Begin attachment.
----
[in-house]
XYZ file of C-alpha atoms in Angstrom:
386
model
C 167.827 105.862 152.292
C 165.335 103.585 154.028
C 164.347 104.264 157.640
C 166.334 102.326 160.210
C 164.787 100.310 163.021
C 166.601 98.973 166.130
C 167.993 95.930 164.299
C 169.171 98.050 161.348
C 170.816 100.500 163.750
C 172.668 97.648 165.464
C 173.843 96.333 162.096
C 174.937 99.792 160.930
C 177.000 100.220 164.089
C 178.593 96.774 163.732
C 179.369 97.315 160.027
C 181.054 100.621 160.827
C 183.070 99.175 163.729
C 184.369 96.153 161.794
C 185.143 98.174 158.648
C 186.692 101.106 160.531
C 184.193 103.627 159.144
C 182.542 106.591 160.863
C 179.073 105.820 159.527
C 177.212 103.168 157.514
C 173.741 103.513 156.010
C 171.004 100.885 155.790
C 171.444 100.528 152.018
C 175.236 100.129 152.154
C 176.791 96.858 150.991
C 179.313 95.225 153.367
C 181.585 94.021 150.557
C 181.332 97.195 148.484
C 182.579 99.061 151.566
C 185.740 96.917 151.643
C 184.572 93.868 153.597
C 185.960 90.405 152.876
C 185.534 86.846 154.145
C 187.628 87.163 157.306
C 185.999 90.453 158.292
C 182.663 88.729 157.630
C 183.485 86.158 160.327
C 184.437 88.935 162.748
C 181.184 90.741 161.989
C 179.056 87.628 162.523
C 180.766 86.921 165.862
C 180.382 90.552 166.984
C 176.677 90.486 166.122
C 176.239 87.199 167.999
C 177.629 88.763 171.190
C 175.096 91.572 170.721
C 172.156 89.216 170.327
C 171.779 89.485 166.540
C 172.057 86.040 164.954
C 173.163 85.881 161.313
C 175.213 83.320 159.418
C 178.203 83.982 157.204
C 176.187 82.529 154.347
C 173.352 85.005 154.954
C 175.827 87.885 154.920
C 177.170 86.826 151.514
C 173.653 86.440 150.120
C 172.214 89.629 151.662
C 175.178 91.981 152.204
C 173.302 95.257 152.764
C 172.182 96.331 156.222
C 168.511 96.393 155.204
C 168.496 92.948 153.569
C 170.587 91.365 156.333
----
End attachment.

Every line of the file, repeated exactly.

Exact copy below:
[in-house]
XYZ file of C-alpha atoms in Angstrom:
386
model
C 167.827 105.862 152.292
C 165.335 103.585 154.028
C 164.347 104.264 157.640
C 166.334 102.326 160.210
C 164.787 100.310 163.021
C 166.601 98.973 166.130
C 167.993 95.930 164.299
C 169.171 98.050 161.348
C 170.816 100.500 163.750
C 172.668 97.648 165.464
C 173.843 96.333 162.096
C 174.937 99.792 160.930
C 177.000 100.220 164.089
C 178.593 96.774 163.732
C 179.369 97.315 160.027
C 181.054 100.621 160.827
C 183.070 99.175 163.729
C 184.369 96.153 161.794
C 185.143 98.174 158.648
C 186.692 101.106 160.531
C 184.193 103.627 159.144
C 182.542 106.591 160.863
C 179.073 105.820 159.527
C 177.212 103.168 157.514
C 173.741 103.513 156.010
C 171.004 100.885 155.790
C 171.444 100.528 152.018
C 175.236 100.129 152.154
C 176.791 96.858 150.991
C 179.313 95.225 153.367
C 181.585 94.021 150.557
C 181.332 97.195 148.484
C 182.579 99.061 151.566
C 185.740 96.917 151.643
C 184.572 93.868 153.597
C 185.960 90.405 152.876
C 185.534 86.846 154.145
C 187.628 87.163 157.306
C 185.999 90.453 158.292
C 182.663 88.729 157.630
C 183.485 86.158 160.327
C 184.437 88.935 162.748
C 181.184 90.741 161.989
C 179.056 87.628 162.523
C 180.766 86.921 165.862
C 180.382 90.552 166.984
C 176.677 90.486 166.122
C 176.239 87.199 167.999
C 177.629 88.763 171.190
C 175.096 91.572 170.721
C 172.156 89.216 170.327
C 171.779 89.485 166.540
C 172.057 86.040 164.954
C 173.163 85.881 161.313
C 175.213 83.320 159.418
C 178.203 83.982 157.204
C 176.187 82.529 154.347
C 173.352 85.005 154.954
C 175.827 87.885 154.920
C 177.170 86.826 151.514
C 173.653 86.440 150.120
C 172.214 89.629 151.662
C 175.178 91.981 152.204
C 173.302 95.257 152.764
C 172.182 96.331 156.222
C 168.511 96.393 155.204
C 168.496 92.948 153.569
C 170.587 91.365 156.333